Meet your in­ner cave­man

Relics of ne­an­derthal dna iso­lated in hu­man genome.

The Star Malaysia - Star2 - - SCIENCE - By SETH BORENSTEIN

NEXT time you call some­one a Ne­an­derthal, bet­ter look in a mir­ror. Many of the genes that help de­ter­mine most peo­ple’s skin and hair are more Ne­an­derthal than not, ac­cord­ing to two new stud­ies that look at the DNA fos­sils hid­den in the mod­ern hu­man genome.

About 50,000 years ago, mod­ern-day hu­mans mi­grated out of Africa, north to Europe and East Asia, and met up with fur­row­browed Ne­an­derthals that had been in the colder cli­mates for more than 100,000 years. Some of the two species mated. And then the Ne­an­derthals died off as a species – ex­cept for what’s left in­side of us.

Sci­en­tists iso­lated the parts of the mod­ern hu­man ge­netic blue­print that still con­tain Ne­an­derthal rem­nants. Over­all, it’s barely more than 1%, said two stud­ies re­leased last week in the jour­nals Na­ture and Sci­ence.

How­ever, in some places, such as the DNA re­lated to the skin, the ge­netic in­struc­tions are as much as 70% Ne­an­derthal and in other places there’s vir­tu­ally noth­ing from the species that’s of­ten por­trayed as brutish cave­men.

The dif­fer­ence be­tween where Ne­an­derthal DNA is plen­ti­ful and where it’s ab­sent may help sci­en­tists un­der­stand what in our genome “makes hu­mans hu­man”, said Univer­sity of Wash­ing­ton genome sci­en­tist Joshua Akey, lead au­thor of the pa­per in Sci­ence.

The stud­ies mostly ex­am­ined the genomes of peo­ple whose an­ces­tors left Africa at some point. Peo­ple whose an­ces­tors have all stayed in Africa have al­most no Ne­an­derthal DNA be­cause there was lit­tle in­ter­breed­ing.

Har­vard Univer­sity re­searcher Sri­ram Sankarara­man, the lead au­thor of the Na­ture study, said the place where Ne­an­derthal DNA seemed to have the most in­flu­ence in the mod­ern hu­man genome has to do with skin and hair. Akey said those in­struc­tions are as much as 70% Ne­an­derthal.

“We’re more Ne­an­derthal than not in those genes,” Akey said.

Sankarara­man cau­tions that sci­en­tists don’t yet know just what the Ne­an­derthal DNA dic­tates in our skin and hair.

Sarah Tishkoff, a pro­fes­sor of ge­net­ics and biology at the Univer­sity of Penn­syl­va­nia who was not part of ei­ther study, the­o­rised that the Ne­an­derthal DNA prob­a­bly helped the darker hu­mans out of Africa cope with the cooler, less bright north. Liv­ing in cooler Europe means less ul­tra­vi­o­let light and less vitamin D from the Sun.

Darker skin blocks more of those needed rays, so lighter skin is more ad­van­ta­geous in the north and it seems that hu­mans adopted that Ne­an­derthal adap­ta­tion, she said.

Another area where we have more Ne­an­derthal DNA is parts of ge­netic codes that have to do with cer­tain im­mune sys­tem func­tions, Sankarara­man said. Again, sci­en­tists can’t say more than that th­ese Ne­an­derthal genes seem con­nected to cer­tain dis­eases, such as type 2 di­a­betes and Crohn’s disease and lu­pus, but they are there.

Tiskhoff and Akey said one of the most in­ter­est­ing parts in com­par­ing hu­man and Ne­an­derthal genomes is where we don’t see any cave­man in­flu­ence. That, Tiskhoff said, is “what makes us uniquely hu­man” and those re­gions of ge­netic code “you just can’t mess with”.

One of those ar­eas has been heav­ily con­nected to genes that de­ter­mine speech and com­mu­ni­ca­tion and there’s noth­ing Ne­an­derthal there, Akey said. This fits with the­o­ries that lack of com­mu­ni­ca­tion skills hurt Ne­an­derthal man and that speech abil­ity was a dis­tinctly hu­man ad­van­tage, he said.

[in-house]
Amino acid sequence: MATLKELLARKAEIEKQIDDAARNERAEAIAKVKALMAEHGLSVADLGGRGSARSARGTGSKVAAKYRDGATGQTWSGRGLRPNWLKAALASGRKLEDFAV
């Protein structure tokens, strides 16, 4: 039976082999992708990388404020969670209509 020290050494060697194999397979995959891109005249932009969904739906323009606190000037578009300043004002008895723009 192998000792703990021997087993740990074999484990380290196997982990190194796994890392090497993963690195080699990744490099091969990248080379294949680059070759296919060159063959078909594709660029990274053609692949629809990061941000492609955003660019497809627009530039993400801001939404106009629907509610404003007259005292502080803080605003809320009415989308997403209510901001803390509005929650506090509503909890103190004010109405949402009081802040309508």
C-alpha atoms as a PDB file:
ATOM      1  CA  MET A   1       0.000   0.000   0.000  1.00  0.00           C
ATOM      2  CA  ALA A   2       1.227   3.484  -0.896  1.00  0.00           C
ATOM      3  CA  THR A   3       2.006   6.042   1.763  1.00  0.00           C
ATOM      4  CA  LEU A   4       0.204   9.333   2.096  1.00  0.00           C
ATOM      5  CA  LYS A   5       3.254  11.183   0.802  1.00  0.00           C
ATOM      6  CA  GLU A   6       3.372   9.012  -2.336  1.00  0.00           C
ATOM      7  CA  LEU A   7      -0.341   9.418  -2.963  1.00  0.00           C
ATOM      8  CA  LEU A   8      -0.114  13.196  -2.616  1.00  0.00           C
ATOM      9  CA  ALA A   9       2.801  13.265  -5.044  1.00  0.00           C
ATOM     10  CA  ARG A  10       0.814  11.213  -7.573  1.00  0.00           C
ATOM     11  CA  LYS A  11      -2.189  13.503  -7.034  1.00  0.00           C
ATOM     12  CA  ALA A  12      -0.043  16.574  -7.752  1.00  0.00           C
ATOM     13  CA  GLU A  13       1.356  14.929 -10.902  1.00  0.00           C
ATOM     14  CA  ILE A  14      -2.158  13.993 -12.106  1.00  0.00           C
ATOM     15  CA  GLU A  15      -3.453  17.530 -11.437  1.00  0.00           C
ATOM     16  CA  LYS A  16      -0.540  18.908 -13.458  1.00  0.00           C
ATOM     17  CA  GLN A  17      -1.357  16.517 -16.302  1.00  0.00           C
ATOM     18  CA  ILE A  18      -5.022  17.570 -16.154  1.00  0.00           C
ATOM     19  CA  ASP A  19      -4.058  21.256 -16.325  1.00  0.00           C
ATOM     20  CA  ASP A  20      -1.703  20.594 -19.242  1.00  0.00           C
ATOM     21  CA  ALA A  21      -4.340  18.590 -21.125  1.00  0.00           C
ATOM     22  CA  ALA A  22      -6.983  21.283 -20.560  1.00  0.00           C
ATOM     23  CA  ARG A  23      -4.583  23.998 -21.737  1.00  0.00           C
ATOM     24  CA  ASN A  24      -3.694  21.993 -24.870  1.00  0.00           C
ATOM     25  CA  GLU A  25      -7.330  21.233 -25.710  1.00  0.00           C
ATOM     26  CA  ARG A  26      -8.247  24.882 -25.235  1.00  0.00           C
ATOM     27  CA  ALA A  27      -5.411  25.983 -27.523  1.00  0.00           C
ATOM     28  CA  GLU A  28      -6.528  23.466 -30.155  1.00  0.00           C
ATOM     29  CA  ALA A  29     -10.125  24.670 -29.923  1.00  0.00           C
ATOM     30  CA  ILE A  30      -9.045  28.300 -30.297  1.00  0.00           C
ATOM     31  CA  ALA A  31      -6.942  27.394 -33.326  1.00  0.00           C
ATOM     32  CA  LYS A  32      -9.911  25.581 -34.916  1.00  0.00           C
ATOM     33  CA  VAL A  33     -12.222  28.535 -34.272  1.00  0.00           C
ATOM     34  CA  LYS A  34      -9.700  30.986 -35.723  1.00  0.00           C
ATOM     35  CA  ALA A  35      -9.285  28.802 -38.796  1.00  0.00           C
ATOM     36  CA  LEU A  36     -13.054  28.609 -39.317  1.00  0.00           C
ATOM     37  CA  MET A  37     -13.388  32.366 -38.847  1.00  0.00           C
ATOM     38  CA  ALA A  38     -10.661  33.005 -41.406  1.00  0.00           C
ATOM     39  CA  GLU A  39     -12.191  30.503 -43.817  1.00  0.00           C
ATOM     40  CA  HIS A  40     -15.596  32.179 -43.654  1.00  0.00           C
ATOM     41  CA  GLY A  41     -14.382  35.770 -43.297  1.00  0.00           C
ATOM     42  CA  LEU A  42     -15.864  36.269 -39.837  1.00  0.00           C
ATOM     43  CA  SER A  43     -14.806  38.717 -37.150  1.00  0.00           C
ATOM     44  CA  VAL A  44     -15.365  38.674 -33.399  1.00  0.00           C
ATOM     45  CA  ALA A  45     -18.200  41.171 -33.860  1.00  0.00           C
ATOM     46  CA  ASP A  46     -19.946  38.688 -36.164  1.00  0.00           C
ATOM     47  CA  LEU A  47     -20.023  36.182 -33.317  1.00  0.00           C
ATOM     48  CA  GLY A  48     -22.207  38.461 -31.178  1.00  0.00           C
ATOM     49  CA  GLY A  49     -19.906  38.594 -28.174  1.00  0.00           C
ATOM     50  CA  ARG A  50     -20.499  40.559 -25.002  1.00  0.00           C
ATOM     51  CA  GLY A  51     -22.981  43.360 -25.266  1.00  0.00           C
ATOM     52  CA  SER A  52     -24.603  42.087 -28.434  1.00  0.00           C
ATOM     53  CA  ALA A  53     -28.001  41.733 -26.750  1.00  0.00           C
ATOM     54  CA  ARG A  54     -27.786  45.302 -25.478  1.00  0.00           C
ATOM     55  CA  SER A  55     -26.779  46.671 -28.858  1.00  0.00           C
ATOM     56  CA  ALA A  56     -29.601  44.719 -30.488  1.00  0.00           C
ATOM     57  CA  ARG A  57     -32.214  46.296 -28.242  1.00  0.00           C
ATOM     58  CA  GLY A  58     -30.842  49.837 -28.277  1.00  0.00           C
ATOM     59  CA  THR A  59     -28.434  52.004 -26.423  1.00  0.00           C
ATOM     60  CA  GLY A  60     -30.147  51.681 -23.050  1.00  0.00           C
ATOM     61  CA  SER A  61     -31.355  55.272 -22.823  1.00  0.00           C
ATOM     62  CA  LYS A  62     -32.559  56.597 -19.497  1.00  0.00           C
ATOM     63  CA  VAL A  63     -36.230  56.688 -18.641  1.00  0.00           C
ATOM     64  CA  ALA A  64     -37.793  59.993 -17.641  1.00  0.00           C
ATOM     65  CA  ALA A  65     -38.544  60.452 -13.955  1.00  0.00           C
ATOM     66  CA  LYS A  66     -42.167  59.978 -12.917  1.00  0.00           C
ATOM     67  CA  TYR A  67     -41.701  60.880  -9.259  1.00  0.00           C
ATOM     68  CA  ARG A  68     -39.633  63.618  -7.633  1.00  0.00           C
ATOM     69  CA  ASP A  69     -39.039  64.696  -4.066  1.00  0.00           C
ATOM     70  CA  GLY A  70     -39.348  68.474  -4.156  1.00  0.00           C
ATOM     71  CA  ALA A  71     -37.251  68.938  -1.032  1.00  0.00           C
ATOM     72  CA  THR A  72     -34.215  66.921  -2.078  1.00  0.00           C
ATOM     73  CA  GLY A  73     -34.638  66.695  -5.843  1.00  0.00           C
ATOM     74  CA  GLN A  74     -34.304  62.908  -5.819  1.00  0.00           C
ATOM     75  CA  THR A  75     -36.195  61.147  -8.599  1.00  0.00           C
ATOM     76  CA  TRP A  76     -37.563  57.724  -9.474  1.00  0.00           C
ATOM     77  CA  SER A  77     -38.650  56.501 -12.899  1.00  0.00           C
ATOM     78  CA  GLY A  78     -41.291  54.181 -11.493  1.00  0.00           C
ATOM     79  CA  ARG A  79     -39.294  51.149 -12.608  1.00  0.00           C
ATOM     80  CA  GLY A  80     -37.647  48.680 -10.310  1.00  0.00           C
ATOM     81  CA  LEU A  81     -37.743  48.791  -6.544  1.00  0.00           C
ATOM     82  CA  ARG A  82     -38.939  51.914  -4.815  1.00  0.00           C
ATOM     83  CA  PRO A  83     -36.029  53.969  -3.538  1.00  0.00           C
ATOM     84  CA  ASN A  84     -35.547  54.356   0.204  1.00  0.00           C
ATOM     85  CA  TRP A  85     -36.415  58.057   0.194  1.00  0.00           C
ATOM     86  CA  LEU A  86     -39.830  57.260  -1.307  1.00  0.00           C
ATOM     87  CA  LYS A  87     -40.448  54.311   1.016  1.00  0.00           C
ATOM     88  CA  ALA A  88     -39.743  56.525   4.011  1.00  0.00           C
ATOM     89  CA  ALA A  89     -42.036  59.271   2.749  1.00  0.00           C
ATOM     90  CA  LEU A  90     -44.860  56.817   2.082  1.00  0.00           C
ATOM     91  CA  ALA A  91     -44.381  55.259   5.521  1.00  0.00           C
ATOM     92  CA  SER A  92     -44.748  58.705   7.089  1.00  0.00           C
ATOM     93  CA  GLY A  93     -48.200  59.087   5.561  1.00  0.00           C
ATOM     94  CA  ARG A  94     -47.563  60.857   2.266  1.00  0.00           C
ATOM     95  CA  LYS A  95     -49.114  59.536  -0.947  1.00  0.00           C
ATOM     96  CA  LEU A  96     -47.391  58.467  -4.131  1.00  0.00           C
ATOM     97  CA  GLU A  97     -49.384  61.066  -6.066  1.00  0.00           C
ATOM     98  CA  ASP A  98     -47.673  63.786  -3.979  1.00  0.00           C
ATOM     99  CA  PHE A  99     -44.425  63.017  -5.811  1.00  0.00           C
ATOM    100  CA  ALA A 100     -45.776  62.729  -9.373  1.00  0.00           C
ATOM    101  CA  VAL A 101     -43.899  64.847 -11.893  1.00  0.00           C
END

And the study in Na­ture found some­thing that may help ex­plain why the brutish and vir­ile cave­men haven’t in­flu­enced hu­mans much: they may have made ba­bies, but the male hy­brids of Ne­an­derthals and hu­mans weren’t very fer­tile. Sci­en­tists fig­ured that out be­cause the genes as­so­ci­ated with the tes­ti­cles in hu­mans and the X chro­mo­some were un­usu­ally empty of Ne­an­derthal in­flu­ence.

While Ne­an­derthal males them­selves were likely good at breed­ing, their half-hu­man sons weren’t and “they must have been dis­ap­pointed in their sons”, said Na­ture co-au­thor Svante Paabo of the Max Planck In­sti­tute in Ger­many. The Na­ture pa­per found that peo­ple of more East Asian de­scent had slightly more Ne­an­derthal than Euro­peans, in­di­cat­ing that there may have been a sec­ond wave of in­ter­breed­ing in Asia, re­searchers said.

The Na­ture study found Bei­jing res­i­dents with Han Chi­nese an­ces­tors had the high­est Ne­an­derthal DNA rate: 1.4%. Los An­ge­les res­i­dents of Mex­i­can de­scent had 1.22% Ne­an­derthal DNA. In Europe, Finns had the high­est Ne­an­derthal DNA rate with 1.2%. Utah res­i­dents with north­ern and western Euro­pean roots came in at 1.17%. And Puerto Ri­cans had only 1.05%. All th­ese peo­ple still can trace their ge­netic roots to early hu­mans in Africa than to Ne­an­derthals in an­cient Europe.

Three out­side sci­en­tists praised the two stud­ies, which used dif­fer­ent tech­niques to reach sim­i­lar con­clu­sions. And those con­clu­sions were so close to each other and stan­dard evo­lu­tion the­ory that it all fits to­gether in a scary way for sci­en­tists used to find­ings that sur­prise, said New York Univer­sity an­thro­pol­ogy pro­fes­sor Todd Disotell.

Disotell re­cently had his genome tested by a pri­vate com­pany and found he’s got more Ne­an­derthal DNA than most peo­ple, about 2.9%: “I’m quite proud of that.” — AP

Boul­der dash: a replica of a ne­an­derthal man at a mu­seum in Mettmann, Ger­many. next time you call some­one a ne­an­derthal, bet­ter look in a mir­ror. Much of the genes that help de­ter­mine most peo­ple’s skin and hair are more ne­an­derthal than not, ac­cord­ing to two new stud­ies. — aP

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